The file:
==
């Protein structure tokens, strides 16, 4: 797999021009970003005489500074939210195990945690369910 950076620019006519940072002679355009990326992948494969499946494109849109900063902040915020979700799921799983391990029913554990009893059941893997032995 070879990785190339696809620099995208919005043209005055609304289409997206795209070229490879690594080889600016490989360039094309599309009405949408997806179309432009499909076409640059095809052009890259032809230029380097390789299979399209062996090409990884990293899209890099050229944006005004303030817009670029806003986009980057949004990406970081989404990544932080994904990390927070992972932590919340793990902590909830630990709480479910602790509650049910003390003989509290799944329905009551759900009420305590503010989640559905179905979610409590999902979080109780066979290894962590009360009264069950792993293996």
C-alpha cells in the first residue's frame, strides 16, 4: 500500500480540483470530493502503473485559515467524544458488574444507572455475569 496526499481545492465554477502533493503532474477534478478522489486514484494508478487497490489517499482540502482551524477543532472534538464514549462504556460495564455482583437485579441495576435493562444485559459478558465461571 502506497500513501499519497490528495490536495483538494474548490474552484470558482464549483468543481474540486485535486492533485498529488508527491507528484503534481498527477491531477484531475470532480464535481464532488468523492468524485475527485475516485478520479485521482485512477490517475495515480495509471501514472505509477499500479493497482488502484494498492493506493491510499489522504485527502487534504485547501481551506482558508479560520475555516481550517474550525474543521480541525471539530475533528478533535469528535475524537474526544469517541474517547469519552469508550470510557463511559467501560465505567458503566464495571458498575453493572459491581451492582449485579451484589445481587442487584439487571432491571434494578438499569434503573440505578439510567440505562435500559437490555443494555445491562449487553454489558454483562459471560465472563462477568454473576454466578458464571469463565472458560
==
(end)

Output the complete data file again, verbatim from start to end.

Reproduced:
């Protein structure tokens, strides 16, 4: 797999021009970003005489500074939210195990945690369910 950076620019006519940072002679355009990326992948494969499946494109849109900063902040915020979700799921799983391990029913554990009893059941893997032995 070879990785190339696809620099995208919005043209005055609304289409997206795209070229490879690594080889600016490989360039094309599309009405949408997806179309432009499909076409640059095809052009890259032809230029380097390789299979399209062996090409990884990293899209890099050229944006005004303030817009670029806003986009980057949004990406970081989404990544932080994904990390927070992972932590919340793990902590909830630990709480479910602790509650049910003390003989509290799944329905009551759900009420305590503010989640559905179905979610409590999902979080109780066979290894962590009360009264069950792993293996």
C-alpha cells in the first residue's frame, strides 16, 4: 500500500480540483470530493502503473485559515467524544458488574444507572455475569 496526499481545492465554477502533493503532474477534478478522489486514484494508478487497490489517499482540502482551524477543532472534538464514549462504556460495564455482583437485579441495576435493562444485559459478558465461571 502506497500513501499519497490528495490536495483538494474548490474552484470558482464549483468543481474540486485535486492533485498529488508527491507528484503534481498527477491531477484531475470532480464535481464532488468523492468524485475527485475516485478520479485521482485512477490517475495515480495509471501514472505509477499500479493497482488502484494498492493506493491510499489522504485527502487534504485547501481551506482558508479560520475555516481550517474550525474543521480541525471539530475533528478533535469528535475524537474526544469517541474517547469519552469508550470510557463511559467501560465505567458503566464495571458498575453493572459491581451492582449485579451484589445481587442487584439487571432491571434494578438499569434503573440505578439510567440505562435500559437490555443494555445491562449487553454489558454483562459471560465472563462477568454473576454466578458464571469463565472458560